Bramber castle was founded as caput of the rape of William Braose (d.1094) on the Sussex Downs, 5 miles inland from the coast at the new Saxon port of Shoreham.  Although the 5 rapes (Hastings, Pevensey, Lewes, Bramber (not named in Domesday) and Arundel (later divided to make Chichester rape) may have existed before the Norman Conquest, most appear to date to immediately after that event and were formed to guarantee communications between Normandy and London.  Initially the rape appears to have been known as Steyning and only became known as the castelry of Bramber in the early twelfth century.  Certainly in 1073 it was the land of Steyning and Bramber castle, then sometime between 1080 and 1108 it was known as the castelry of Steyning (Staningensi) which included the church of St Nicholas of Bramber castle.  In 1122 Bramber had appeared in a papal charter as Brembra and in a Braose charter of about 1126 as Brenlia.  The name Bremle was still in use in 1234.  Regardless of the name, Bramber is liable to have been founded as a new centre at an early date after the Norman Conquest of 1066, probably as a guardian to the old port of estuarine Steyning.  The fortress also commanded the bridge crossing of the River Adur roughly half way between the other rape castles of Lewes and Arundel and was situated between the ancient Saxon centres of Beeding and Steyning.  In 1086 it was recorded that Bramber castle (castellum Brebre) was built in one of the hides of Washington vill.  From the end of the twelfth century Bramber castle became associated with the nearby Braose castle of Knepp which seems to have been caput for the northern half of the lordship.  Certainly both lordships were claimed by Reginald Braose (d.1228) as heir to his father, William (d.1211), on 7 August 1218.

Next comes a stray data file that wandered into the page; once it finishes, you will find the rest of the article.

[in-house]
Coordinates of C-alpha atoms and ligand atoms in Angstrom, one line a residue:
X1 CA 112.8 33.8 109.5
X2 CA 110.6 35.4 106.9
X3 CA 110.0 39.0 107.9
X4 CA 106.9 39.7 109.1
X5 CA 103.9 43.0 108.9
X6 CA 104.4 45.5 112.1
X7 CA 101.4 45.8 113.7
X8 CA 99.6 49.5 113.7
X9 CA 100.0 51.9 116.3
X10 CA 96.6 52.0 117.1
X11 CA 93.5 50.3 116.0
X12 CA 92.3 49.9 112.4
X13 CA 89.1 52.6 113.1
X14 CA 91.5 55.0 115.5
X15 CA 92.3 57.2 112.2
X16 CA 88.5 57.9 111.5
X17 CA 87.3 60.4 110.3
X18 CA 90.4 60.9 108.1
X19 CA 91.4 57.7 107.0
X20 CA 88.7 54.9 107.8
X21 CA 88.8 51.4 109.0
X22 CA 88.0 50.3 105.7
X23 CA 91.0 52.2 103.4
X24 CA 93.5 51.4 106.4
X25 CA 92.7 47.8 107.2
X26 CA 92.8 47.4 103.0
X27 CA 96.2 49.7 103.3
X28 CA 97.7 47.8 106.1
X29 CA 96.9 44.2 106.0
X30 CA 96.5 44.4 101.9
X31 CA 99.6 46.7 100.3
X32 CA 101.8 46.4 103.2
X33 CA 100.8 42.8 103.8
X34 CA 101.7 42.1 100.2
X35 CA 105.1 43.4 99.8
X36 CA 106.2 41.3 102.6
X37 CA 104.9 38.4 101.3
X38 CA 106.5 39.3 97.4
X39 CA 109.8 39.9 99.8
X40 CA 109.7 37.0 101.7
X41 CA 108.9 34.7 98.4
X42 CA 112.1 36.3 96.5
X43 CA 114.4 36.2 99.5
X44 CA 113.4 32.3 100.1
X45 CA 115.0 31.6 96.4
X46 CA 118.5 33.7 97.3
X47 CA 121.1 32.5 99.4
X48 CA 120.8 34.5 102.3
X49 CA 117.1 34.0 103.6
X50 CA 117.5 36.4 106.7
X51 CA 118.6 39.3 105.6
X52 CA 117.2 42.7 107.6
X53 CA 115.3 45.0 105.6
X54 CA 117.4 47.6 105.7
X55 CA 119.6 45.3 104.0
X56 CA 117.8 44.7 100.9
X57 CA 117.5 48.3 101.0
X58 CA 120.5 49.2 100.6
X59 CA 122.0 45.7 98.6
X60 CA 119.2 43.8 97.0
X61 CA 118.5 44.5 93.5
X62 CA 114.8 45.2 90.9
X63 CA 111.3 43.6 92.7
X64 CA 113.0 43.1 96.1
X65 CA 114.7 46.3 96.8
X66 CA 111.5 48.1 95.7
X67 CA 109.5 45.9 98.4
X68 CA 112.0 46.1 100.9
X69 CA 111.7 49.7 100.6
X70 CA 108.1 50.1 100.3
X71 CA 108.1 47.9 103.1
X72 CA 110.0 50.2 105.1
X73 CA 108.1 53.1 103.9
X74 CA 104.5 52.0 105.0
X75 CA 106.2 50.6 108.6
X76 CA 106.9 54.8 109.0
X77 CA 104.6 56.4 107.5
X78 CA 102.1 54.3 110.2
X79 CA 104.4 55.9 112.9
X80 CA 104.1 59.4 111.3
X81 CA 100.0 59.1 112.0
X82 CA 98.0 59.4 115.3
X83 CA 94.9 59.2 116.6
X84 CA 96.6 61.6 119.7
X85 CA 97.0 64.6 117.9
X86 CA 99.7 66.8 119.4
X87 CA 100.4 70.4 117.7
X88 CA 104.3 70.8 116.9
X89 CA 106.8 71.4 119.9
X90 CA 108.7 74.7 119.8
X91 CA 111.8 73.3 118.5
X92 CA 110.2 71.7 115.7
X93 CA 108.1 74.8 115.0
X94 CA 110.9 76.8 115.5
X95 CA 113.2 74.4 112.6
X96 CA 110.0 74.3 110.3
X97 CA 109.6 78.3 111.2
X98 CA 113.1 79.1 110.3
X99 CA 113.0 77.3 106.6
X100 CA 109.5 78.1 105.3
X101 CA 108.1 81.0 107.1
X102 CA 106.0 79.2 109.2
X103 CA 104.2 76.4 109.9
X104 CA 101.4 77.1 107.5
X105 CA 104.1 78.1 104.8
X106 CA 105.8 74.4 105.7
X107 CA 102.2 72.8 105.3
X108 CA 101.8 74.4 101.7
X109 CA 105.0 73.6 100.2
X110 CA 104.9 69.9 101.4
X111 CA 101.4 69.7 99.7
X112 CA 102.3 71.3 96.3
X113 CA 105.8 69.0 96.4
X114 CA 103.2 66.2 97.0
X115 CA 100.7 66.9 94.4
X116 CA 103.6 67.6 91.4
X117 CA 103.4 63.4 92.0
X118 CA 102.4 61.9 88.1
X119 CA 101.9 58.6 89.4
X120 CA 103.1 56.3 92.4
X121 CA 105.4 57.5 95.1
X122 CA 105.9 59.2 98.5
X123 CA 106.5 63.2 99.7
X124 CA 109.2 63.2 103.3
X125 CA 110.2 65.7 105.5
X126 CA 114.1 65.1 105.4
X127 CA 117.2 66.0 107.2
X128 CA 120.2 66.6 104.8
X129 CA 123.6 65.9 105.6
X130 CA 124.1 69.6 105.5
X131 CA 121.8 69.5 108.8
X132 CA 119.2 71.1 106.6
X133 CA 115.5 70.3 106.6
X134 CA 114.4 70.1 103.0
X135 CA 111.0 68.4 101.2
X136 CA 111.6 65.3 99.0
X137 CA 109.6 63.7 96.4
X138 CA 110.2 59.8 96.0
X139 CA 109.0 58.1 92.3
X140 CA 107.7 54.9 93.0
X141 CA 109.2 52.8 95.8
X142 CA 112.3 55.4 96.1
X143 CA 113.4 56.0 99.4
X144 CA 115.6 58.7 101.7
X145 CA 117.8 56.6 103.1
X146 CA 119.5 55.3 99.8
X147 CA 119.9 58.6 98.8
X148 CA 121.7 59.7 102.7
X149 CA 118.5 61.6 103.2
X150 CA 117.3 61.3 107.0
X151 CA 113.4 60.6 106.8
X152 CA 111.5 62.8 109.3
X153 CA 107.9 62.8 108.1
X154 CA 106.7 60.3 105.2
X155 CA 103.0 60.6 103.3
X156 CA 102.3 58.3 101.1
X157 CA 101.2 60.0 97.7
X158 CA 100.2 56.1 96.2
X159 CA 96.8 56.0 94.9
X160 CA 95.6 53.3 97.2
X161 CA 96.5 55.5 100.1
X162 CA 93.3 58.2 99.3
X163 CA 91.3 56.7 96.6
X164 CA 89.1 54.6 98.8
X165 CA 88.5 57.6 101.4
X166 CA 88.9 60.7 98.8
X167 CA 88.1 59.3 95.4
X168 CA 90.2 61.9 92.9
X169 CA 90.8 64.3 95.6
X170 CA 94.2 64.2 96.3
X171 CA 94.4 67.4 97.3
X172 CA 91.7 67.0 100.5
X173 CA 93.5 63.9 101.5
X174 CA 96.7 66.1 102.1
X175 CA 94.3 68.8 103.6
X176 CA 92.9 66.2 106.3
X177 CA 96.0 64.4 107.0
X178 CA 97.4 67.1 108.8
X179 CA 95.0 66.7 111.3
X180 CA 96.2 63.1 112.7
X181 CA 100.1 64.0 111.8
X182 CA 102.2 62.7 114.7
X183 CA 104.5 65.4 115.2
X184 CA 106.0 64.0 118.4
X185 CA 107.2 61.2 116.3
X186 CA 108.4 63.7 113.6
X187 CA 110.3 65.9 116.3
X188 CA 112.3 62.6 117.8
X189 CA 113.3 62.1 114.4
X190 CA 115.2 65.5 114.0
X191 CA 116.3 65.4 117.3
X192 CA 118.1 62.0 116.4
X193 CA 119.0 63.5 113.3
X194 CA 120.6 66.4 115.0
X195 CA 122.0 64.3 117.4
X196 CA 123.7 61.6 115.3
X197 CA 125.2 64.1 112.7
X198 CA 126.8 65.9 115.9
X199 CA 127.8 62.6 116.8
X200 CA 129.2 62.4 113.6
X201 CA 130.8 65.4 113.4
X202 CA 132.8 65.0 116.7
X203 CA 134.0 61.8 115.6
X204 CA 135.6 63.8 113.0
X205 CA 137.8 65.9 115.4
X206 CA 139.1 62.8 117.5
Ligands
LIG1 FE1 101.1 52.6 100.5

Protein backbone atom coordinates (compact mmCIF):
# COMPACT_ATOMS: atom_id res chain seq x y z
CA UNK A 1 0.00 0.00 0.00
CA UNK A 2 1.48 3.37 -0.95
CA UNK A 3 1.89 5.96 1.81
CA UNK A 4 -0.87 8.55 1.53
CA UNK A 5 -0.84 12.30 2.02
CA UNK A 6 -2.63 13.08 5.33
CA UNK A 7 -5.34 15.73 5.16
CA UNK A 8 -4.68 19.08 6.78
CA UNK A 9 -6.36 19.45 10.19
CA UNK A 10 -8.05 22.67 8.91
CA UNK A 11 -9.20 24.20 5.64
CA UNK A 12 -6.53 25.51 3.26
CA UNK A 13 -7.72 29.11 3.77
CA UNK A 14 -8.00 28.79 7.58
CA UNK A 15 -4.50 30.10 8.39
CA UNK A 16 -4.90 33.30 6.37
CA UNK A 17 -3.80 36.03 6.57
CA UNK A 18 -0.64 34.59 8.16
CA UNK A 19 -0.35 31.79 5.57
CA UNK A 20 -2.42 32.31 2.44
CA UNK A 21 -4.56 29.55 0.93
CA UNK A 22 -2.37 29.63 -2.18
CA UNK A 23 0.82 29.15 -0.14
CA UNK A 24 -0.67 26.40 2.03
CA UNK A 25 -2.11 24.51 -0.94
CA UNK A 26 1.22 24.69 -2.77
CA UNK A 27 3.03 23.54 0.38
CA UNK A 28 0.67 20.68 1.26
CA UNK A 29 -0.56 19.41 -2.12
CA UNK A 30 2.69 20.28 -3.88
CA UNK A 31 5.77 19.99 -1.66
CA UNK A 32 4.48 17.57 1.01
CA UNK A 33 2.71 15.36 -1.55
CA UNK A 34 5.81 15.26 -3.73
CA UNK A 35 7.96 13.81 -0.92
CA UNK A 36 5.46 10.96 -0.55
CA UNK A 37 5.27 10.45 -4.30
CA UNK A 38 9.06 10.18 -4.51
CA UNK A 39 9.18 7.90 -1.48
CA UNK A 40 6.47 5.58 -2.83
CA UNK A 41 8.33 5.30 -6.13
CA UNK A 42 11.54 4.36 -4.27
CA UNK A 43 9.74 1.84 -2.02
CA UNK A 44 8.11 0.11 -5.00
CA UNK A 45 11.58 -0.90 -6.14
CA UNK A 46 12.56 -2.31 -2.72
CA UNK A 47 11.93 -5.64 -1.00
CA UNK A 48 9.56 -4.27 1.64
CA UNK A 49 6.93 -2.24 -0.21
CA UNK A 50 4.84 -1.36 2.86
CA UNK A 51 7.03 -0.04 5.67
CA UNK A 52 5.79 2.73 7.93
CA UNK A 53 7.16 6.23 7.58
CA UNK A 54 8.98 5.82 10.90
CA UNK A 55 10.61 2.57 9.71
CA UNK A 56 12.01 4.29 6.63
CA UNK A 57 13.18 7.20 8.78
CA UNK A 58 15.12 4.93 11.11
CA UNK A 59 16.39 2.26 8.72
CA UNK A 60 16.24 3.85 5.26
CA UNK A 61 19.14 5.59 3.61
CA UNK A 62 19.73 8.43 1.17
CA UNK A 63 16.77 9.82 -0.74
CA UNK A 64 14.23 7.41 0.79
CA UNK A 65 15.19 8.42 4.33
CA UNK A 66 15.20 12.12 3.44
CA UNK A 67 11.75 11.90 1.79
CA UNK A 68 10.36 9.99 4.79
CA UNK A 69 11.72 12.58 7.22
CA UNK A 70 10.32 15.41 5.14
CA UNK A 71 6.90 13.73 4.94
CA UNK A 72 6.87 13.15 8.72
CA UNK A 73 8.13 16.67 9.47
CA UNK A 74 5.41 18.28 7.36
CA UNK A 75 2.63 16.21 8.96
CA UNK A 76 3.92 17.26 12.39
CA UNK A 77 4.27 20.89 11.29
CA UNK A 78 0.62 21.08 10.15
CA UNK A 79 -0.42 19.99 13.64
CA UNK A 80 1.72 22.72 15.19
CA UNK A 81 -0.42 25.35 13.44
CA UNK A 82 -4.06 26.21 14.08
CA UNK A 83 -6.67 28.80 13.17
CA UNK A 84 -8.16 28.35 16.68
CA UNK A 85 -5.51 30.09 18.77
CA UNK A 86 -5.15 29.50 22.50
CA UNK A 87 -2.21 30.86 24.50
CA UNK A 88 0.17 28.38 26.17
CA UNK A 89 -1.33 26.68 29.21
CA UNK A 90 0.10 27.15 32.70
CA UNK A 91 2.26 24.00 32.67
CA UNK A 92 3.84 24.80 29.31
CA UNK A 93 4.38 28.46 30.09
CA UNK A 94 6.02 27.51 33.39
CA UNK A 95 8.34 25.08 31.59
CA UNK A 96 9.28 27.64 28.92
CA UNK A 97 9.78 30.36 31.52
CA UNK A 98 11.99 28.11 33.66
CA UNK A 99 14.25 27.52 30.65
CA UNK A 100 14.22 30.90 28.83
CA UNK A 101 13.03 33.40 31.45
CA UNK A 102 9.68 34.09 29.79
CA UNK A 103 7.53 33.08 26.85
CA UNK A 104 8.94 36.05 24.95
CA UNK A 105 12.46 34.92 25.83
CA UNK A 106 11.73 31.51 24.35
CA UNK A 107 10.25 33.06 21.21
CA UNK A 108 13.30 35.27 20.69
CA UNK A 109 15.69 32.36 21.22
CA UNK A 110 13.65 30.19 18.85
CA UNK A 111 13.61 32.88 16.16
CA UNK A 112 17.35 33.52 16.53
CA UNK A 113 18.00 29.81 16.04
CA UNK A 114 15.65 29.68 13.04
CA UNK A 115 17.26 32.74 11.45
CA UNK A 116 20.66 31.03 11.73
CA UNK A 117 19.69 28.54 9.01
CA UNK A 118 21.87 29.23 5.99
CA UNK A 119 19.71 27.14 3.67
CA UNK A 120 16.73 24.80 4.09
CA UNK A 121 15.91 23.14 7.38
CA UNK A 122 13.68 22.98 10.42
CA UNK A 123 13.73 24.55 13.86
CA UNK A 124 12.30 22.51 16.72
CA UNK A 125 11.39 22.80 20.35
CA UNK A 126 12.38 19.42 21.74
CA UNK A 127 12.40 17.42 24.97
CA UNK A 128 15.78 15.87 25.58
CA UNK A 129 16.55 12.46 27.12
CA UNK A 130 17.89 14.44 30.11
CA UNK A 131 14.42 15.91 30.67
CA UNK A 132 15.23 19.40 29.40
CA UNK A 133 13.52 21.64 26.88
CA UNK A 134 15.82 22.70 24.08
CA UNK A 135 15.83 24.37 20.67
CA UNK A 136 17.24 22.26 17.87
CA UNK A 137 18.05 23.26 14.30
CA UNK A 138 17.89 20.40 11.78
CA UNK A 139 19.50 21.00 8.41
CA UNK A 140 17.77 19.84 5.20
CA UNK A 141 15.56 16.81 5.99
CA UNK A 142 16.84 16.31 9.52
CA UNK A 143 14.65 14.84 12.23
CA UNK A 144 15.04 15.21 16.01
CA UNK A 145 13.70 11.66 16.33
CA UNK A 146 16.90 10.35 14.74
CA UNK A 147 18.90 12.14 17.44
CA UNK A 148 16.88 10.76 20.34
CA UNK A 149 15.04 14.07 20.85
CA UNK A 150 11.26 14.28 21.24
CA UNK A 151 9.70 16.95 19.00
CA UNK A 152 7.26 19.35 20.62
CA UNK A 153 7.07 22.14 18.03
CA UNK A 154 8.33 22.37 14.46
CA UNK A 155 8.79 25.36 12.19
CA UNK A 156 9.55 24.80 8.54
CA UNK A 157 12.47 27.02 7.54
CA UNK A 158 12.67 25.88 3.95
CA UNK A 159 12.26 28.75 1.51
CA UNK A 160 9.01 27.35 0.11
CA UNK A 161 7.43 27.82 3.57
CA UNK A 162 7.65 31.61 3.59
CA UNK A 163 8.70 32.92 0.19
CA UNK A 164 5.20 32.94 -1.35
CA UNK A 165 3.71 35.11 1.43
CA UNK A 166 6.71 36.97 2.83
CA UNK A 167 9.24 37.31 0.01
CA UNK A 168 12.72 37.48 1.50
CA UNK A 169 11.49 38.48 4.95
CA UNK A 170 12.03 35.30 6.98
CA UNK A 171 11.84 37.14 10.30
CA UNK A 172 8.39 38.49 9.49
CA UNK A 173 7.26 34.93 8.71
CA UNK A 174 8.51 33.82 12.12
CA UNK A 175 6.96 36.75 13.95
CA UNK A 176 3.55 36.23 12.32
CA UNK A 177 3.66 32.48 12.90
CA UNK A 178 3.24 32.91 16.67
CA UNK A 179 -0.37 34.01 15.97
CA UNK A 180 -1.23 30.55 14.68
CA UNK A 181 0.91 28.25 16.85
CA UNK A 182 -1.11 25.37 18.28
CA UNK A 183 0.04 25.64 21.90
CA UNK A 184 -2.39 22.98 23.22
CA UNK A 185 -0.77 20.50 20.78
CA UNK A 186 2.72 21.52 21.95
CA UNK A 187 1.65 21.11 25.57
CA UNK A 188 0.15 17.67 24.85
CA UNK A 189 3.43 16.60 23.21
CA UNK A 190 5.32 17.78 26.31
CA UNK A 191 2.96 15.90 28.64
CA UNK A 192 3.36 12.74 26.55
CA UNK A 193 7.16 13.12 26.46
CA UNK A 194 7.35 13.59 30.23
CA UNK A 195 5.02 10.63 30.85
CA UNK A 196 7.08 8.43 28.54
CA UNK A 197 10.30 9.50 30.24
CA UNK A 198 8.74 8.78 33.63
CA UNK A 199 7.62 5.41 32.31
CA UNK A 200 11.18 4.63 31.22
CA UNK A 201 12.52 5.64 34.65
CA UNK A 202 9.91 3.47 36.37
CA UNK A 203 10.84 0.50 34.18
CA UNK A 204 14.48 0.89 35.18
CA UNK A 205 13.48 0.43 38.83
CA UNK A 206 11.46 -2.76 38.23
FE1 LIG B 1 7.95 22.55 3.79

Bramber castle remained the caput of the Braoses for many generations.  After the anarchy (1136-54) William Braose (d.1180), as the grandson of 
Judhael Fitz Alfred (d.bef.1129), added Barnstaple and Totnes to the family domains which had included Radnor and Buellt since the 1090s.  In the late 1160s he added the lordships of Brecon and Abergavenny to the family holdings.  Surprisingly it is only as late as 1188 that a mention is made of the rape of Bramber (rappo de Brembla).  In 1146 the pope recorded St Florent's priory as holding the chapel of St Peter of the old bridge (ie the church of Beeding) and the church of St Peter of Brembra (Sele in 1186) with the chapel of St Nicholas of the castle.  This suggests that the original east to west road over the River Adur ran here, right underneath the castle sitting on the river bluff.  It has also been suggested that the long bridge had a Roman origin and was the main route along the coast from east to west.